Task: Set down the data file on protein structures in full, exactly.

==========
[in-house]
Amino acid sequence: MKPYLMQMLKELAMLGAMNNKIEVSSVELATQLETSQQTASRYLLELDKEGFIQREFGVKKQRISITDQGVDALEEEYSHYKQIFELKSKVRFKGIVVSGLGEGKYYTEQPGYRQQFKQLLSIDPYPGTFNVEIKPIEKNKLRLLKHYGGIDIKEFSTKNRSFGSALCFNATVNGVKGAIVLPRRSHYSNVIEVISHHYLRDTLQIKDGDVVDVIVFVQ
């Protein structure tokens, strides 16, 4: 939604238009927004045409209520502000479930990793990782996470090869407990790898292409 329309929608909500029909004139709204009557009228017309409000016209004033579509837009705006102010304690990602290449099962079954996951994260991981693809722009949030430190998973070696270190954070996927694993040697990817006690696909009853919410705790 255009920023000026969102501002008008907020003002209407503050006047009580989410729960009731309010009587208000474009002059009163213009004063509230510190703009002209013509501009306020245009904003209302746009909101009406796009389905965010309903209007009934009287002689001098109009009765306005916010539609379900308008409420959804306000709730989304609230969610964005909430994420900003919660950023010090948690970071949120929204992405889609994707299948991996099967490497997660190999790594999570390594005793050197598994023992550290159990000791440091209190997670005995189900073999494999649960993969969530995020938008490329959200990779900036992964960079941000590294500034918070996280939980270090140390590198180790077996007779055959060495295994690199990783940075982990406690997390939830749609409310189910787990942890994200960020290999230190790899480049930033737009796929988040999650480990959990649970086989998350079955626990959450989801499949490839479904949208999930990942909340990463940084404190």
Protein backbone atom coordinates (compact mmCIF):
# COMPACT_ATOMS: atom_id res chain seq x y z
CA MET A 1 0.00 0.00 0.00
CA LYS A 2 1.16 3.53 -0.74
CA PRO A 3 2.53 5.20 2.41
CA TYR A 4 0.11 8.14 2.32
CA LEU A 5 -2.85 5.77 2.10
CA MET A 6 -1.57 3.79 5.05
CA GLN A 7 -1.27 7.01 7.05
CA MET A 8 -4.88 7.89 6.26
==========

[in-house]
Amino acid sequence: MKPYLMQMLKELAMLGAMNNKIEVSSVELATQLETSQQTASRYLLELDKEGFIQREFGVKKQRISITDQGVDALEEEYSHYKQIFELKSKVRFKGIVVSGLGEGKYYTEQPGYRQQFKQLLSIDPYPGTFNVEIKPIEKNKLRLLKHYGGIDIKEFSTKNRSFGSALCFNATVNGVKGAIVLPRRSHYSNVIEVISHHYLRDTLQIKDGDVVDVIVFVQ
């Protein structure tokens, strides 16, 4: 939604238009927004045409209520502000479930990793990782996470090869407990790898292409 329309929608909500029909004139709204009557009228017309409000016209004033579509837009705006102010304690990602290449099962079954996951994260991981693809722009949030430190998973070696270190954070996927694993040697990817006690696909009853919410705790 255009920023000026969102501002008008907020003002209407503050006047009580989410729960009731309010009587208000474009002059009163213009004063509230510190703009002209013509501009306020245009904003209302746009909101009406796009389905965010309903209007009934009287002689001098109009009765306005916010539609379900308008409420959804306000709730989304609230969610964005909430994420900003919660950023010090948690970071949120929204992405889609994707299948991996099967490497997660190999790594999570390594005793050197598994023992550290159990000791440091209190997670005995189900073999494999649960993969969530995020938008490329959200990779900036992964960079941000590294500034918070996280939980270090140390590198180790077996007779055959060495295994690199990783940075982990406690997390939830749609409310189910787990942890994200960020290999230190790899480049930033737009796929988040999650480990959990649970086989998350079955626990959450989801499949490839479904949208999930990942909340990463940084404190």
Protein backbone atom coordinates (compact mmCIF):
# COMPACT_ATOMS: atom_id res chain seq x y z
CA MET A 1 0.00 0.00 0.00
CA LYS A 2 1.16 3.53 -0.74
CA PRO A 3 2.53 5.20 2.41
CA TYR A 4 0.11 8.14 2.32
CA LEU A 5 -2.85 5.77 2.10
CA MET A 6 -1.57 3.79 5.05
CA GLN A 7 -1.27 7.01 7.05
CA MET A 8 -4.88 7.89 6.26